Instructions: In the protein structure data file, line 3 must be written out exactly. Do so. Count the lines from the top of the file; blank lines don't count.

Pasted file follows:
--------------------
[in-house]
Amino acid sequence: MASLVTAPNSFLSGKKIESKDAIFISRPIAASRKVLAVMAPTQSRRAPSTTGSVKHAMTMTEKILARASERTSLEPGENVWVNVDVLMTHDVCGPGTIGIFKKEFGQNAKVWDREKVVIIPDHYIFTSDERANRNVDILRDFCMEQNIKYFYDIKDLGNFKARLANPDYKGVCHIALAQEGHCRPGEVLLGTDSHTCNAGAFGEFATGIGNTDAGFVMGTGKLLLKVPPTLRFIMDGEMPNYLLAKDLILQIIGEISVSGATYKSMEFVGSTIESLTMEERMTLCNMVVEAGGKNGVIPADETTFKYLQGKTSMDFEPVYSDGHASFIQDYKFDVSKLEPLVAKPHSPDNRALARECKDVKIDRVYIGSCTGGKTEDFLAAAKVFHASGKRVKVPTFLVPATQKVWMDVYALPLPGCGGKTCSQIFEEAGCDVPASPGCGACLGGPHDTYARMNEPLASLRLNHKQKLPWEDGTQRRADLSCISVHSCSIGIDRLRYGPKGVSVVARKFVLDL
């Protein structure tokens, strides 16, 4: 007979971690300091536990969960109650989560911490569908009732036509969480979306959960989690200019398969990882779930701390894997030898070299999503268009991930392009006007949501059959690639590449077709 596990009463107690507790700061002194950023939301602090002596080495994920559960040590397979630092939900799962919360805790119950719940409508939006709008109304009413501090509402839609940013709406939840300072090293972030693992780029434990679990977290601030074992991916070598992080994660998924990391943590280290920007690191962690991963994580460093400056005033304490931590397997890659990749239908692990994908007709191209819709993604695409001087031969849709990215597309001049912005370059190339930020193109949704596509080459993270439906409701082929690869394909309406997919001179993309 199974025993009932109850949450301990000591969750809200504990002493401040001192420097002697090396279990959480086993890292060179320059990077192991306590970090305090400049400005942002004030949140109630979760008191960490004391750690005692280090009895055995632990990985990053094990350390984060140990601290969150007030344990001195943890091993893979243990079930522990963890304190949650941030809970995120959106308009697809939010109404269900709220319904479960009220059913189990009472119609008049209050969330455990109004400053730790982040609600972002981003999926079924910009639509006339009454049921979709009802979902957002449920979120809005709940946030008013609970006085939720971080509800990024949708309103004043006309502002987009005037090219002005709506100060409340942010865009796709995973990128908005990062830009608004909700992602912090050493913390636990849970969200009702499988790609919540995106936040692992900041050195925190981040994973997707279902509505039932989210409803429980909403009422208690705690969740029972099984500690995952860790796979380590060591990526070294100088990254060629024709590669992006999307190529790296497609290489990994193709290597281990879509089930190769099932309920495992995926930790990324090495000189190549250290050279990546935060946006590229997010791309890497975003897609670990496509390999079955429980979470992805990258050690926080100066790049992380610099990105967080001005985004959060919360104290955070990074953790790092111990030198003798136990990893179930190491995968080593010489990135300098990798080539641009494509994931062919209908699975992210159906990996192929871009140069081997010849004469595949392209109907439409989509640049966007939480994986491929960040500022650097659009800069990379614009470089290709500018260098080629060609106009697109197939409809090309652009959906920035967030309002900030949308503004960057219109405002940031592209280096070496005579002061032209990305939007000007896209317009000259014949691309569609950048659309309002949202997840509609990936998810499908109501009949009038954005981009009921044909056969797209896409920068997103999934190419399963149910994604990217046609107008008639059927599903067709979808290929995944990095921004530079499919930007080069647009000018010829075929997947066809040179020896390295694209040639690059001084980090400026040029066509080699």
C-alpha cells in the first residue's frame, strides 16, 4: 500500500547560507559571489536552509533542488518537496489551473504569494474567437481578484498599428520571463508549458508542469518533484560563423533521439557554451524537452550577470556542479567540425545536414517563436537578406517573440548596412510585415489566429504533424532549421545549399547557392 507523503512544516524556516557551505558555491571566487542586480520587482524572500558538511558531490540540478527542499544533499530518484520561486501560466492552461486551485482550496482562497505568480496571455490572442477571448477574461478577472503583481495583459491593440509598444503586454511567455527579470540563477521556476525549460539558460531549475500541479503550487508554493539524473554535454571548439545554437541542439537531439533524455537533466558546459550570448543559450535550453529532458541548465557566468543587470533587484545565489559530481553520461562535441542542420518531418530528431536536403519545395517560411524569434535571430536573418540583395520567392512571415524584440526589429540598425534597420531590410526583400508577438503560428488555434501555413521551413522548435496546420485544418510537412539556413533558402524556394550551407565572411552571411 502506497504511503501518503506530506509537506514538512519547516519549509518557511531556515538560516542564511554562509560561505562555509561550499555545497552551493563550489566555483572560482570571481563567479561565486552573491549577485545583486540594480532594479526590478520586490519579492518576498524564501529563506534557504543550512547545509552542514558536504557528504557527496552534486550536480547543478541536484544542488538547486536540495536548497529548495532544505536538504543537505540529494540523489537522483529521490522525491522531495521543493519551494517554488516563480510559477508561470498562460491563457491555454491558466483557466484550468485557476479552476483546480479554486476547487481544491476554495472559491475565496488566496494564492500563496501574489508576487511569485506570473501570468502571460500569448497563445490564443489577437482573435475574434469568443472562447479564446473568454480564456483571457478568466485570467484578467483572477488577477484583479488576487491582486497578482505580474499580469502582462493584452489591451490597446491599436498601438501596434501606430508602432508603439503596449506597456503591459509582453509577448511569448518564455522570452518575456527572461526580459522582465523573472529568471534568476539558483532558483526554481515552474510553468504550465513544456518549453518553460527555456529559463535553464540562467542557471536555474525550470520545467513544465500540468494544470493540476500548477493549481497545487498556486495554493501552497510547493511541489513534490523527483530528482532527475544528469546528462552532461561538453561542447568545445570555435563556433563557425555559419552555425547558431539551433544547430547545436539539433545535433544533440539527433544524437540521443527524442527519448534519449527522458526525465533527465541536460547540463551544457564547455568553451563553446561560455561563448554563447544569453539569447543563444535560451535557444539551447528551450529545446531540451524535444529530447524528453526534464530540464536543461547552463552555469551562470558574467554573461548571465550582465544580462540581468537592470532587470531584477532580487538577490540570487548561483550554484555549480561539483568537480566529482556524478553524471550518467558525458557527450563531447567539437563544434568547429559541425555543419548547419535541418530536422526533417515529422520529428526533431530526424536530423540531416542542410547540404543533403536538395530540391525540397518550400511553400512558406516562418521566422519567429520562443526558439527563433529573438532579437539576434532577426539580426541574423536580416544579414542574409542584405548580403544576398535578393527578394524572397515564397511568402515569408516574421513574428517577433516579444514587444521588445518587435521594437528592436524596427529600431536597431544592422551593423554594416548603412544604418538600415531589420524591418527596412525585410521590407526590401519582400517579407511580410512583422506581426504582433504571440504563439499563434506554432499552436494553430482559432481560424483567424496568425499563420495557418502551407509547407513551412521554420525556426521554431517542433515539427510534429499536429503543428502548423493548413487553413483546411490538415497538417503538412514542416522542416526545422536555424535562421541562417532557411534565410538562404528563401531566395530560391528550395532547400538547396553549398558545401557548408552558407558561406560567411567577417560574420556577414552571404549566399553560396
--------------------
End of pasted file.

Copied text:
């Protein structure tokens, strides 16, 4: 007979971690300091536990969960109650989560911490569908009732036509969480979306959960989690200019398969990882779930701390894997030898070299999503268009991930392009006007949501059959690639590449077709 596990009463107690507790700061002194950023939301602090002596080495994920559960040590397979630092939900799962919360805790119950719940409508939006709008109304009413501090509402839609940013709406939840300072090293972030693992780029434990679990977290601030074992991916070598992080994660998924990391943590280290920007690191962690991963994580460093400056005033304490931590397997890659990749239908692990994908007709191209819709993604695409001087031969849709990215597309001049912005370059190339930020193109949704596509080459993270439906409701082929690869394909309406997919001179993309 199974025993009932109850949450301990000591969750809200504990002493401040001192420097002697090396279990959480086993890292060179320059990077192991306590970090305090400049400005942002004030949140109630979760008191960490004391750690005692280090009895055995632990990985990053094990350390984060140990601290969150007030344990001195943890091993893979243990079930522990963890304190949650941030809970995120959106308009697809939010109404269900709220319904479960009220059913189990009472119609008049209050969330455990109004400053730790982040609600972002981003999926079924910009639509006339009454049921979709009802979902957002449920979120809005709940946030008013609970006085939720971080509800990024949708309103004043006309502002987009005037090219002005709506100060409340942010865009796709995973990128908005990062830009608004909700992602912090050493913390636990849970969200009702499988790609919540995106936040692992900041050195925190981040994973997707279902509505039932989210409803429980909403009422208690705690969740029972099984500690995952860790796979380590060591990526070294100088990254060629024709590669992006999307190529790296497609290489990994193709290597281990879509089930190769099932309920495992995926930790990324090495000189190549250290050279990546935060946006590229997010791309890497975003897609670990496509390999079955429980979470992805990258050690926080100066790049992380610099990105967080001005985004959060919360104290955070990074953790790092111990030198003798136990990893179930190491995968080593010489990135300098990798080539641009494509994931062919209908699975992210159906990996192929871009140069081997010849004469595949392209109907439409989509640049966007939480994986491929960040500022650097659009800069990379614009470089290709500018260098080629060609106009697109197939409809090309652009959906920035967030309002900030949308503004960057219109405002940031592209280096070496005579002061032209990305939007000007896209317009000259014949691309569609950048659309309002949202997840509609990936998810499908109501009949009038954005981009009921044909056969797209896409920068997103999934190419399963149910994604990217046609107008008639059927599903067709979808290929995944990095921004530079499919930007080069647009000018010829075929997947066809040179020896390295694209040639690059001084980090400026040029066509080699």